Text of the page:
The Tracker by Yujin Kim is amazing, I’d put it in the top 10% of bikes ever envisioned. It’s like the sexy daughter of a sportster and a superduke.

    • Myles

      To clarify, the Bobber by Louise McCallum.

    • noone1569

      Yeah, Kim’s tracker is stunning. Long design future ahead of Yujin.

      It sort of looks like a really good design take on Zero/Brammos. . .

  • Thom

    The ” Tracker ” by Yujin Kim

    That’d get my wallet out if it was made available . This one NEEDS to be made !!!

    ( if H-D had half a brain , they’d buy the design and get it to market ASAP )

  • Devin

    The Richard Hansson snowmobile is stupid in the way that it will kill the rider. Uncovered belt on the upswing that sticks out past the seat? Falling off the backend of the seat is fairly common, in this case it could lead to significant injury.

  • Thom

    Oh Mr. Buell !!!

    I do believe Mr Kim has your ” Tipping Point ” new street M/C designed and ready for the engineers to make Production worthy .

    FYI ; Hire the kid !

    ( I can just sense the fear from Ducati , KTM , H-D etc. if this ever happened )

  • Archer

    Someone should advise them that Oakley has a cage full of lawyers who, when it comes to trademark infringements (real or otherwise), look like rabid wolverines on a cheeseburger.

    Just sayin’.

    • noone1569

      Oakley = 1975
      Ockelbo = ~1962

      • Archer

        What makes you think that matters in trademark law?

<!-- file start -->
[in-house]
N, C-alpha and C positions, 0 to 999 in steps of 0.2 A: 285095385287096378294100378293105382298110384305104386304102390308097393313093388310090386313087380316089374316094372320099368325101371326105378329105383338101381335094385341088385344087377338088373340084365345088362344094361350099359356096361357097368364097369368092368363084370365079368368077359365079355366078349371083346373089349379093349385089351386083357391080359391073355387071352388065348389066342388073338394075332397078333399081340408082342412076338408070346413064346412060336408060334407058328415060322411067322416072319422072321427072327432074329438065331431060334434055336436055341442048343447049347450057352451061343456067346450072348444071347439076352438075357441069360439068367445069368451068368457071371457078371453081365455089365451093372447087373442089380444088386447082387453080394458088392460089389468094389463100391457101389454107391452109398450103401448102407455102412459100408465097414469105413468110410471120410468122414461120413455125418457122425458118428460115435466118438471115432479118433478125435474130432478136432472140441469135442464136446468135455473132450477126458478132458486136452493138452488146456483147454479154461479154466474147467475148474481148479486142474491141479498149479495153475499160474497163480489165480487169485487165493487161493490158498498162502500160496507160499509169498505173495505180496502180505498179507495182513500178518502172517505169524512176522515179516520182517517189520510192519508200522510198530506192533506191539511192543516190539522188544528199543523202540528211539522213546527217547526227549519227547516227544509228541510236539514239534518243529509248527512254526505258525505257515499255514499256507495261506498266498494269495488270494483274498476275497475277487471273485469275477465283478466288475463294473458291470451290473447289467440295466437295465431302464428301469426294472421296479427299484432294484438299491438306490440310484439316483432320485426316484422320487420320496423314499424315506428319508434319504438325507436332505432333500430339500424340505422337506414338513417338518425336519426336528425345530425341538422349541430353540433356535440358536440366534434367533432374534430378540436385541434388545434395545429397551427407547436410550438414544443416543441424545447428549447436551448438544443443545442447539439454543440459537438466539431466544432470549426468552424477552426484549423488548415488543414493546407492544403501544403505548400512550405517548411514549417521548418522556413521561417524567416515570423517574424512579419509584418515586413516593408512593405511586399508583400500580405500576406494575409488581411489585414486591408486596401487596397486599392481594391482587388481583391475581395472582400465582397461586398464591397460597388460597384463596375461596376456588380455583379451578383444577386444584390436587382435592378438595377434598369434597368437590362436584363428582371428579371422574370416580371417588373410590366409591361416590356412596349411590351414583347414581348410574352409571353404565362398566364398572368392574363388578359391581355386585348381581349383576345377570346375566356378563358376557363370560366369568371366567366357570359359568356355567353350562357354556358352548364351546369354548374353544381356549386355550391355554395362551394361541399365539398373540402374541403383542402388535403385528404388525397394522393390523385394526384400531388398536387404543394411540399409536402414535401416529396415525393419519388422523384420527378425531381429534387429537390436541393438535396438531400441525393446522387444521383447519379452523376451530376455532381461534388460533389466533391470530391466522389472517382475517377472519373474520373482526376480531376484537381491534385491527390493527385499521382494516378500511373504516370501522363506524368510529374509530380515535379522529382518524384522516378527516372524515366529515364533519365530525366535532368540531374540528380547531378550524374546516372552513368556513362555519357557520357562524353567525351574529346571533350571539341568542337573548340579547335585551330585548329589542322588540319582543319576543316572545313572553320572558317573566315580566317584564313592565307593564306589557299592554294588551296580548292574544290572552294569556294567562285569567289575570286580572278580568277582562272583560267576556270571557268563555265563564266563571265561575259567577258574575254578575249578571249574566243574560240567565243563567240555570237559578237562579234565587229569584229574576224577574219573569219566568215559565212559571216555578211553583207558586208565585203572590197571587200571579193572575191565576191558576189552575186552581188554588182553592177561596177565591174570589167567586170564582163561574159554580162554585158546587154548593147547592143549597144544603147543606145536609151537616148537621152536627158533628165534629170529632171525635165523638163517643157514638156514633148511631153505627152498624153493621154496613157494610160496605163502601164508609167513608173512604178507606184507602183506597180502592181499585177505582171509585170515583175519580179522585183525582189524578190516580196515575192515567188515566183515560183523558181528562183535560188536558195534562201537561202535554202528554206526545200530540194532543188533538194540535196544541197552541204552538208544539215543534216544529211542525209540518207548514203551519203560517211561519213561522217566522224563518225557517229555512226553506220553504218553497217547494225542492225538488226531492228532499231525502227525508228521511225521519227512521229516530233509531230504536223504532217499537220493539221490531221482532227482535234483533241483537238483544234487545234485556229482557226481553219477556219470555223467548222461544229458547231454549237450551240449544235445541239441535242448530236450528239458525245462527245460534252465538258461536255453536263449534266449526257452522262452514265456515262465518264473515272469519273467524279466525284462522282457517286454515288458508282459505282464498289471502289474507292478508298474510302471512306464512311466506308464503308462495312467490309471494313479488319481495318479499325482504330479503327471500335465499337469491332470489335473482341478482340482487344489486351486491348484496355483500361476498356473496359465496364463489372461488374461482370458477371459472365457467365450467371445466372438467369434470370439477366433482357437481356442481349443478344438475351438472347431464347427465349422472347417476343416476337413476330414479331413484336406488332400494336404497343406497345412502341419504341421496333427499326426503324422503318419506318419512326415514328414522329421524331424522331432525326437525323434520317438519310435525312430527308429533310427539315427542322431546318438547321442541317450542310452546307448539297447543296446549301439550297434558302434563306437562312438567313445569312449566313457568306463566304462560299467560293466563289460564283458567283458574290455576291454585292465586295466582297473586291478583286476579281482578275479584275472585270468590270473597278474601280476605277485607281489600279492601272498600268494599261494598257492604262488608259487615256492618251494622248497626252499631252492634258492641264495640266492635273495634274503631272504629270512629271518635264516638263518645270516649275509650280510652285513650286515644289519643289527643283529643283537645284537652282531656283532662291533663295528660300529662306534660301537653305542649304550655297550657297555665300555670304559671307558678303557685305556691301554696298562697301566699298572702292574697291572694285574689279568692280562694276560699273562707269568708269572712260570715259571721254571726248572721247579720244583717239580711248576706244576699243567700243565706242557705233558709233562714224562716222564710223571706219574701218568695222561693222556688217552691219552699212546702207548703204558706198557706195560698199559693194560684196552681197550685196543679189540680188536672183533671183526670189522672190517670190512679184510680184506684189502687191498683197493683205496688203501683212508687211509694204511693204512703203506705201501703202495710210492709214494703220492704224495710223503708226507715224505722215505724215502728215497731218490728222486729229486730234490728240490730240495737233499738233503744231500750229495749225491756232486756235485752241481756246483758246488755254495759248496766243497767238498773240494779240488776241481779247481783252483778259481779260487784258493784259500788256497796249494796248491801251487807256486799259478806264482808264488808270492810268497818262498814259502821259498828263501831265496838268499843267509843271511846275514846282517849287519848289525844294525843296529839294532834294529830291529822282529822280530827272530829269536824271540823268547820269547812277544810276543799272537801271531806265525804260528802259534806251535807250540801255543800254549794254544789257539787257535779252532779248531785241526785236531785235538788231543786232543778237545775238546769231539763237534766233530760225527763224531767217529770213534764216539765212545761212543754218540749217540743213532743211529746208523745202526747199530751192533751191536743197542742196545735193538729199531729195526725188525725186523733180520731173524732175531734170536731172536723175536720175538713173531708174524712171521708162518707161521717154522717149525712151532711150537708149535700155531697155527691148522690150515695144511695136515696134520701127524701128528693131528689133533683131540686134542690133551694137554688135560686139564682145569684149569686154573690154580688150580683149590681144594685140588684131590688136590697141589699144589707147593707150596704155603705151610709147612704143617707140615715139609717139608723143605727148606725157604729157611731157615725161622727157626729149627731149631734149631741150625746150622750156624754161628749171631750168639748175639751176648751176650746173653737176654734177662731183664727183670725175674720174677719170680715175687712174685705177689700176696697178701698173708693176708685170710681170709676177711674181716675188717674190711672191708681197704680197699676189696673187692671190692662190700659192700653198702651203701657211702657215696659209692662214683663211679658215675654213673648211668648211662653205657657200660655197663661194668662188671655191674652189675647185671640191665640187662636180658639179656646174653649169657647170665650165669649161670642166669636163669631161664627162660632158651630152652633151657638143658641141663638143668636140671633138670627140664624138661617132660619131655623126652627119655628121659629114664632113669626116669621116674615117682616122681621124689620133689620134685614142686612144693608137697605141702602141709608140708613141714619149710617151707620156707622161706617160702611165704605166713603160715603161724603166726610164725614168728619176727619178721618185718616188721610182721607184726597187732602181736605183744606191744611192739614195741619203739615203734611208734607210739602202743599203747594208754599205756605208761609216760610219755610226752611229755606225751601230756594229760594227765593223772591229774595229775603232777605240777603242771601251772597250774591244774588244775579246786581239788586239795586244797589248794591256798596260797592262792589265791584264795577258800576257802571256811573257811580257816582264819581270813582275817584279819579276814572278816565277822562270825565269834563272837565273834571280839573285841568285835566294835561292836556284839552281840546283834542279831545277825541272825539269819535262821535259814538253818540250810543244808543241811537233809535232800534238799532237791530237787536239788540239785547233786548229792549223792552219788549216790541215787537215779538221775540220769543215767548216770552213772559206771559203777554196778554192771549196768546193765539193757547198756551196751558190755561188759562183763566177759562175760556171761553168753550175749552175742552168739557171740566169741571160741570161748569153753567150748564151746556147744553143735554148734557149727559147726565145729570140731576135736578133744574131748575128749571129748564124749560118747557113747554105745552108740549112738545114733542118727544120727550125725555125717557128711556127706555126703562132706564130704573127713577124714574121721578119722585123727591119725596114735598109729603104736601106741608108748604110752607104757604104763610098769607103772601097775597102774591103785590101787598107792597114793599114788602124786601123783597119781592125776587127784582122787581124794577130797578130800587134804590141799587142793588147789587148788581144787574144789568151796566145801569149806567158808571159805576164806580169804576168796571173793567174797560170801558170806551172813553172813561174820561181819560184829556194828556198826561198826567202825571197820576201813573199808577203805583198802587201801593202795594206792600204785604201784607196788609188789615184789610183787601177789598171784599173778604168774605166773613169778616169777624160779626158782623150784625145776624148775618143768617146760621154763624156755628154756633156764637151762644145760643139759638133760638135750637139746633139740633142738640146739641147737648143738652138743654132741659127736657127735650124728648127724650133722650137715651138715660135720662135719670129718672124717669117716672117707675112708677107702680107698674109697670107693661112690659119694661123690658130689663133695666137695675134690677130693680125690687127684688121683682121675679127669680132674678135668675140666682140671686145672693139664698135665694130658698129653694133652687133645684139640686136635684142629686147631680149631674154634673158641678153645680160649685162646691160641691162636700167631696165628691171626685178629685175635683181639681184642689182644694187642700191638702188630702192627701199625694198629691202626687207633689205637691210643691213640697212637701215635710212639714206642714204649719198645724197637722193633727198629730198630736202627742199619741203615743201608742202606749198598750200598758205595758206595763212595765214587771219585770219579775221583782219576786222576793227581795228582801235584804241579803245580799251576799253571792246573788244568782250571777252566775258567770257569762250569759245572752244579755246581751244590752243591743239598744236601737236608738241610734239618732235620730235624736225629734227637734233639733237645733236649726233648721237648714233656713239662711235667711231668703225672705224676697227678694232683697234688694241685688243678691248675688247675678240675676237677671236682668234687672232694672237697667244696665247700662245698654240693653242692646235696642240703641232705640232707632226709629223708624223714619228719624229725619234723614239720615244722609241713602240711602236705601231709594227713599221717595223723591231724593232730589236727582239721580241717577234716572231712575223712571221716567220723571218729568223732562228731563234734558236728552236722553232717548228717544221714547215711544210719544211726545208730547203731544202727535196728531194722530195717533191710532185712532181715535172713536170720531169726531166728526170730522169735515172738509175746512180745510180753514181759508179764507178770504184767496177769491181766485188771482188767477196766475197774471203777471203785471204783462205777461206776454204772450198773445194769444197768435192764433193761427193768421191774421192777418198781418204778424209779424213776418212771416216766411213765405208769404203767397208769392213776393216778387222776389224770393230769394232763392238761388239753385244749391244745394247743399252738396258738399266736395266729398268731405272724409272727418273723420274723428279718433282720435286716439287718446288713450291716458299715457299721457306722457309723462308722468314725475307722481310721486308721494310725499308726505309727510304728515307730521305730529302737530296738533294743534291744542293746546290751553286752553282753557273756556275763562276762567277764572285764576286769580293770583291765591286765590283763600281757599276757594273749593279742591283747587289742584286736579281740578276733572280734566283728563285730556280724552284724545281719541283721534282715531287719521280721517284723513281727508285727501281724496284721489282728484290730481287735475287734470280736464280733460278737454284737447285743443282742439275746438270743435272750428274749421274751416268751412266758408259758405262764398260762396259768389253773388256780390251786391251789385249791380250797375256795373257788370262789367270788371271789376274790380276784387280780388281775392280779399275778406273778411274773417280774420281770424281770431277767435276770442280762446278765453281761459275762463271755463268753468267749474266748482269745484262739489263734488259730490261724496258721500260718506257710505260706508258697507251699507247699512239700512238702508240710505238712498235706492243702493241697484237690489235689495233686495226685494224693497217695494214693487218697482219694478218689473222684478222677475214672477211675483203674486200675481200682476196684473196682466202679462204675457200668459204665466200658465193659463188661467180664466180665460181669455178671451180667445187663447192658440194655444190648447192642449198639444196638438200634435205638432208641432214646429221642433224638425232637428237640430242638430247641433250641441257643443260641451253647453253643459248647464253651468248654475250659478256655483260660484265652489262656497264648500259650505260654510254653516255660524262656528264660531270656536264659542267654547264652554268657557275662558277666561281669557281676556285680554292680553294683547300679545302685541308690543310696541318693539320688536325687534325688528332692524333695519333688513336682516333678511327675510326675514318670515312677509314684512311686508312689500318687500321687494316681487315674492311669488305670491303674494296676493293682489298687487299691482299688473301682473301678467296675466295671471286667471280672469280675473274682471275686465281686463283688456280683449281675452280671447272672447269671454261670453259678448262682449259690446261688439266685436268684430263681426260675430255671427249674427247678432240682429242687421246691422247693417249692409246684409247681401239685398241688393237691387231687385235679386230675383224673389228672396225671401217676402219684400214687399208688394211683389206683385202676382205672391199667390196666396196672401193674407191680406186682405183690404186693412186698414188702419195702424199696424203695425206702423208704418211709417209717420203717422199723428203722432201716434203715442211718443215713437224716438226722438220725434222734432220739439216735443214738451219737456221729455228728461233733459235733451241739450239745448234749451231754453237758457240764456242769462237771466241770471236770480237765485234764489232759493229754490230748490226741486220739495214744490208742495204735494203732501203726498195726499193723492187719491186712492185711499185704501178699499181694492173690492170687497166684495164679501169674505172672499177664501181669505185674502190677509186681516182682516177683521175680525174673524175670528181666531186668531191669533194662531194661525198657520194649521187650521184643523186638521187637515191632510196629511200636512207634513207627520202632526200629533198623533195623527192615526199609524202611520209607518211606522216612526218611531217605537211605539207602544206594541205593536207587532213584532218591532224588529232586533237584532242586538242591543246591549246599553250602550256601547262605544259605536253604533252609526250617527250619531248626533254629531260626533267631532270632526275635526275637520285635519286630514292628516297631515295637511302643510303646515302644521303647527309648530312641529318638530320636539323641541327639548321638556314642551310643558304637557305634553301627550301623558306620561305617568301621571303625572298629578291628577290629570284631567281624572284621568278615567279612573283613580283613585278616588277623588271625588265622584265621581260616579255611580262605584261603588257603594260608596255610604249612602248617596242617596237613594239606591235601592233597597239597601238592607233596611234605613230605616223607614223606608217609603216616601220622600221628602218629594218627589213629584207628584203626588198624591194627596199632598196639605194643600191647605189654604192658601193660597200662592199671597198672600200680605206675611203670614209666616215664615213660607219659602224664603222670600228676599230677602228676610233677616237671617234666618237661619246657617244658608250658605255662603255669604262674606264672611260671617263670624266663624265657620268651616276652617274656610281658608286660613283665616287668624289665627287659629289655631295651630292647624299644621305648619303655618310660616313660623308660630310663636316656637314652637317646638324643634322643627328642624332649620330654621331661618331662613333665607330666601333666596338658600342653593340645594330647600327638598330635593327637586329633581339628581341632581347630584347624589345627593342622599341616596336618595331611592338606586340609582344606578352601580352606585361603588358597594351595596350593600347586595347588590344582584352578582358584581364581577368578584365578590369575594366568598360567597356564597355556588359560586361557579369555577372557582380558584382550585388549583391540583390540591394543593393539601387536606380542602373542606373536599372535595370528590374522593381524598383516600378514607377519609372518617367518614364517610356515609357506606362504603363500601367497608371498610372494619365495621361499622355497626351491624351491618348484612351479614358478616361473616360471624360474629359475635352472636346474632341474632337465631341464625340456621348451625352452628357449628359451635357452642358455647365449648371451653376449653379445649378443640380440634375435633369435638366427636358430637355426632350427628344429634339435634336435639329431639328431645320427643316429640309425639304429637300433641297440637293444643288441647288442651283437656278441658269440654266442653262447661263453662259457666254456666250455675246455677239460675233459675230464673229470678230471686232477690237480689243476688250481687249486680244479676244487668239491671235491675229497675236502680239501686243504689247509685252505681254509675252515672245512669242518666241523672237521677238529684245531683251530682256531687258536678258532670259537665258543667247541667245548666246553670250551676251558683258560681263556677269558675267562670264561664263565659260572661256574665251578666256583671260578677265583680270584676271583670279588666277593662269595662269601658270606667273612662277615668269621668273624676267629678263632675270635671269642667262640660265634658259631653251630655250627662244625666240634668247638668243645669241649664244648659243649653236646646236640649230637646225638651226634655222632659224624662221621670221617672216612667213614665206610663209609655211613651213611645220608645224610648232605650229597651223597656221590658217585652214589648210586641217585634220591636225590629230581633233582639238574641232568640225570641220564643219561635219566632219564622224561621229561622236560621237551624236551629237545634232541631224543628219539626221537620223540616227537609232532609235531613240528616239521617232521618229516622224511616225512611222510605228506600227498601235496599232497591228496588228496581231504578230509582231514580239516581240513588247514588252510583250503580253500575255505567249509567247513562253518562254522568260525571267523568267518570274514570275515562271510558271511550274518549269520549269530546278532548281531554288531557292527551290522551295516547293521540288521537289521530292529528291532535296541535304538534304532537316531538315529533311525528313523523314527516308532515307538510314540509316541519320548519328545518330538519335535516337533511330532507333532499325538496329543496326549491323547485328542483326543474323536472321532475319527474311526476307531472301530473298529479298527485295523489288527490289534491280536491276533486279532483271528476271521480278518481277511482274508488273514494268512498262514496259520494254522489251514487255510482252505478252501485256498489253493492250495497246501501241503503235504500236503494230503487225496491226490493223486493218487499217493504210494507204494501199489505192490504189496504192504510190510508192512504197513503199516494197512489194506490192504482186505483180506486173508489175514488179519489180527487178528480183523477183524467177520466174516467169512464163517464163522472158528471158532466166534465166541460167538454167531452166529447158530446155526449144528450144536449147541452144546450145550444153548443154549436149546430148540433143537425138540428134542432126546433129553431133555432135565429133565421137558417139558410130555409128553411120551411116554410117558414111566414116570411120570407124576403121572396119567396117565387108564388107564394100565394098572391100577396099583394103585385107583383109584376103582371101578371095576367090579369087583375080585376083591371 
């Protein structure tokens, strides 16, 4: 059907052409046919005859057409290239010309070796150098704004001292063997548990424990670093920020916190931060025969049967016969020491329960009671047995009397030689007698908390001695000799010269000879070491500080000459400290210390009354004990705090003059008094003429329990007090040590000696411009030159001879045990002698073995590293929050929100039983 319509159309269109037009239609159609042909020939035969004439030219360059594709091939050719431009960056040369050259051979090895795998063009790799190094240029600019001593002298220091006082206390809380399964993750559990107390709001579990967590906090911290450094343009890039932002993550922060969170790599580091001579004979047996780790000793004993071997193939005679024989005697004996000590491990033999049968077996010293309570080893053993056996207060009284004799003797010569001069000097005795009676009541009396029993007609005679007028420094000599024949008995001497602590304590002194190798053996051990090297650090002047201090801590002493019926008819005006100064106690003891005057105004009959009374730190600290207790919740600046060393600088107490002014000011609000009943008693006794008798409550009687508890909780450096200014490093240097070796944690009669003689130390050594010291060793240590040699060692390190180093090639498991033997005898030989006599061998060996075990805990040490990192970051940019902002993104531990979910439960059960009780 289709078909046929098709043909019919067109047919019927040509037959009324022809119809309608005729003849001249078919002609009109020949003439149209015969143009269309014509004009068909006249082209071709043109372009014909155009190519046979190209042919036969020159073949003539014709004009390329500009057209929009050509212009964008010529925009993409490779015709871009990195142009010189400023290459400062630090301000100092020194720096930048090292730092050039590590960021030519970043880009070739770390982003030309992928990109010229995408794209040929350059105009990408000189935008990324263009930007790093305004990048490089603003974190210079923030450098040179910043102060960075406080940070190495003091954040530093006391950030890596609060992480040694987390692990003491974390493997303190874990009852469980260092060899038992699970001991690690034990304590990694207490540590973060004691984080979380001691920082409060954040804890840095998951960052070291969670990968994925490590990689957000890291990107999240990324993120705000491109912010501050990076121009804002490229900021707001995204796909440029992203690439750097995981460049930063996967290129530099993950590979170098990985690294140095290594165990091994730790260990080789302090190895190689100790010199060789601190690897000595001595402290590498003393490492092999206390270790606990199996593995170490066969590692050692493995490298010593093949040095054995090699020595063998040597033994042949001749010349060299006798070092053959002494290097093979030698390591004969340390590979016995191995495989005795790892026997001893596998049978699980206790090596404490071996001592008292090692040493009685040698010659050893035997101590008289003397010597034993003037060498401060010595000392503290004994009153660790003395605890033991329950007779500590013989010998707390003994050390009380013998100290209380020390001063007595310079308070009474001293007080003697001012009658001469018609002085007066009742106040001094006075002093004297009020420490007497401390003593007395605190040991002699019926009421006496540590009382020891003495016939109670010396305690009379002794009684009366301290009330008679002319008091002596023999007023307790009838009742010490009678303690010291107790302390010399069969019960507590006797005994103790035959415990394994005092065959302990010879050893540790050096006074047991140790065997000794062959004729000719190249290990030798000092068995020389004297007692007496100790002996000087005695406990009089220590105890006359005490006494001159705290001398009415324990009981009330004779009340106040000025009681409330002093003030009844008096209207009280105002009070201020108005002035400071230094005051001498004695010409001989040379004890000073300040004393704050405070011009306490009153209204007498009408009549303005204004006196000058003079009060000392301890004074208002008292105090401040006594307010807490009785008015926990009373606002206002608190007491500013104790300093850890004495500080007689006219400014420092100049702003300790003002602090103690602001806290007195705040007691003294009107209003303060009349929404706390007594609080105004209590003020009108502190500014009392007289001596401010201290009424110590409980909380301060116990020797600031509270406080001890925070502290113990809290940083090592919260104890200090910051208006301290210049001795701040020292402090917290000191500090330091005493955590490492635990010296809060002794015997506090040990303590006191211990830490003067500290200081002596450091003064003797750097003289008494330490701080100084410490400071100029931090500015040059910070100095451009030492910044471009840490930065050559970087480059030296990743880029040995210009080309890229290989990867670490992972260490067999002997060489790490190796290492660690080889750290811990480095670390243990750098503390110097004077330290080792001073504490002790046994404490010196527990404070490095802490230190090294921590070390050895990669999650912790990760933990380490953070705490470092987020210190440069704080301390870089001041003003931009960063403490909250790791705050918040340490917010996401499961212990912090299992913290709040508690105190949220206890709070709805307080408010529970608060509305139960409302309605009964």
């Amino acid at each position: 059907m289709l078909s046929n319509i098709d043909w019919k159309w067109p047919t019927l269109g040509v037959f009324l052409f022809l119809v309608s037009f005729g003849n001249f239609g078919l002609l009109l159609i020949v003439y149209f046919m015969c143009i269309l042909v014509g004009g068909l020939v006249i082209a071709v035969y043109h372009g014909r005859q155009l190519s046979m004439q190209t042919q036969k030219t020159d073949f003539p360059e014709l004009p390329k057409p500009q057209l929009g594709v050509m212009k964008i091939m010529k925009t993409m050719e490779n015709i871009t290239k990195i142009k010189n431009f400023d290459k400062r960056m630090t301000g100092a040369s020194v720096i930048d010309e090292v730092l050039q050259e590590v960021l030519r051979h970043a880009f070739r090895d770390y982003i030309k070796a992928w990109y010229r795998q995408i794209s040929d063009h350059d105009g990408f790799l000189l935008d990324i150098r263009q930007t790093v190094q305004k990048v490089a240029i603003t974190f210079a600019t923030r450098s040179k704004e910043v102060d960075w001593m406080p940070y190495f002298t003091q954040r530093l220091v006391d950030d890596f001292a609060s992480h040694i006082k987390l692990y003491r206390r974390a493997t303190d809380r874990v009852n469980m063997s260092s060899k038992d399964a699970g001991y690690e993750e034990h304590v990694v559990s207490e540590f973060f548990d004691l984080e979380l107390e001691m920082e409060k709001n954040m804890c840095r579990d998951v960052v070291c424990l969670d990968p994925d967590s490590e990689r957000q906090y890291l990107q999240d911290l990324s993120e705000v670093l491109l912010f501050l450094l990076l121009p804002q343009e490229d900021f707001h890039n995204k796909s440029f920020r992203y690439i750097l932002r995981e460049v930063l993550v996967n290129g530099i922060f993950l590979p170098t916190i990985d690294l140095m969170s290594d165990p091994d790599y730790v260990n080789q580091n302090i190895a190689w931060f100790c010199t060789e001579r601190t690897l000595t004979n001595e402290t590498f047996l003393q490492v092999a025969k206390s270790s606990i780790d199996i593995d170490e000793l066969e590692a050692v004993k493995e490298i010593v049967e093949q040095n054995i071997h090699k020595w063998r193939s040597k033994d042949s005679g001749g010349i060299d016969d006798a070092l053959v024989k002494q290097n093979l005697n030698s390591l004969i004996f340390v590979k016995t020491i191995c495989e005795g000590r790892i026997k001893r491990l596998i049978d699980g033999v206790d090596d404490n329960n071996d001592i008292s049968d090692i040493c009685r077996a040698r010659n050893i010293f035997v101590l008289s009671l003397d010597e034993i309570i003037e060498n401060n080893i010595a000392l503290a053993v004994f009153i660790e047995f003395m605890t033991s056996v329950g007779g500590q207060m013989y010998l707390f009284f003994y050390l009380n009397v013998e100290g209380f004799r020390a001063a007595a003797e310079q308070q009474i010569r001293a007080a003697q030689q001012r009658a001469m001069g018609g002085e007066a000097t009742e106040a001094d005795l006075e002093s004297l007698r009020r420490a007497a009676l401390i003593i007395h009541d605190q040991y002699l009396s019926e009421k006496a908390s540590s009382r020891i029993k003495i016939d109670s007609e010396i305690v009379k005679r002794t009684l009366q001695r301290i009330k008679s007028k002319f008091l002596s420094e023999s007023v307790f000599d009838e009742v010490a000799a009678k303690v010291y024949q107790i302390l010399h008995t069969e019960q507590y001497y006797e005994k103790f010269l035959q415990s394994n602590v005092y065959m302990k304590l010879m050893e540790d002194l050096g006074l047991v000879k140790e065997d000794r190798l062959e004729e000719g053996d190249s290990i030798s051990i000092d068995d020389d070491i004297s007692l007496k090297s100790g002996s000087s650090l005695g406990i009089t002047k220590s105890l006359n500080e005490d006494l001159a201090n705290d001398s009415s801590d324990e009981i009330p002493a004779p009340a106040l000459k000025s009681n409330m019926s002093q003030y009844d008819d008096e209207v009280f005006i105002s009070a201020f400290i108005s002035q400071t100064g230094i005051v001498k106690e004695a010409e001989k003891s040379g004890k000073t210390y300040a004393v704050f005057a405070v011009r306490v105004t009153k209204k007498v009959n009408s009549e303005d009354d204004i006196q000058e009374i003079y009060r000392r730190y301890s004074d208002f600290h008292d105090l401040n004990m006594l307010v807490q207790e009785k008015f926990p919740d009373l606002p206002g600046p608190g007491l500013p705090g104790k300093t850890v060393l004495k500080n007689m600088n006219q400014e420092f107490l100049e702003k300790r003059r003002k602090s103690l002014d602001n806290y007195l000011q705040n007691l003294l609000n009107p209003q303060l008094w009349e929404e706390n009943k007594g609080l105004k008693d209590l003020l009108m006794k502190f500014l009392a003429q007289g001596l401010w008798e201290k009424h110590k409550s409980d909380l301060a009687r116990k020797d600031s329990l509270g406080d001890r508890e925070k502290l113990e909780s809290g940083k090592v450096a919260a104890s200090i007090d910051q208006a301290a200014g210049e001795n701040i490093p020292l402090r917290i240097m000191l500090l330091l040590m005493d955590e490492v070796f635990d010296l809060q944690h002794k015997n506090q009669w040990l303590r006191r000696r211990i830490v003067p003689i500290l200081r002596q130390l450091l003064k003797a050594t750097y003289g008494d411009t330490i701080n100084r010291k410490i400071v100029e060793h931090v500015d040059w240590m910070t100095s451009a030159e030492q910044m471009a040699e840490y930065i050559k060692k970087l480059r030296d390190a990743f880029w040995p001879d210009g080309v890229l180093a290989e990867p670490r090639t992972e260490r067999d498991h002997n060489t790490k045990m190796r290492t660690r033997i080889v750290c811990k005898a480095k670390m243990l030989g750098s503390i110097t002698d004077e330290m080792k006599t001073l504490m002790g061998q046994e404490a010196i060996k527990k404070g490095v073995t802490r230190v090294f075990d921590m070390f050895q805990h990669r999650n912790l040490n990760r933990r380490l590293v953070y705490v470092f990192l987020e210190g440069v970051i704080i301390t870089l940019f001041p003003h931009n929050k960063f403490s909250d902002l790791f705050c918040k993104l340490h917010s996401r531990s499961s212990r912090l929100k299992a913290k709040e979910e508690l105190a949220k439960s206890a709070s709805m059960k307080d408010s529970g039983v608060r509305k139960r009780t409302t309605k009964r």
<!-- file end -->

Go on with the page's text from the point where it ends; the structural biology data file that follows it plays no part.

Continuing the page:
• Cajun58

    This looks like stuff from the kids at The Art Center College of Design in Pasadena, CA. You know typical art school bullshit.

    • Thom

      Seriously ???

      Yujin Kims’ M/C ???

      Don’t think Kids Stuff or BS fits that one in the least !

      • JonB

        Needs a better/functional swingarm.

        • Myles

          Also needs a rear brake lever. I see the peg – just not the control.

          • Jason

            Designer vs. engineer.

          • cookey

            I feel that pointing out the functionality of the swingarm and the lack of a brake lever is a little short sighted.

            • JonB

              I don’t. Its a horrible looking design.

  • T Diver

    The future is gonna be awesome! Is pic 18 a nuclear power supply!!? Suck on nuclear power Yates and Amarok!!

  • Steven

    three words:

    haters gonna hate.

  • AHA

    Love that Tracker! It’s got a future-retro vibe. Agree with noone1569: it would be even cooler with an electric power train.

    Vehicle concepts shouldn’t offend anyone. They’re just a ‘what if?’ – jeez, if we can’t ask questions now, that’s offensive.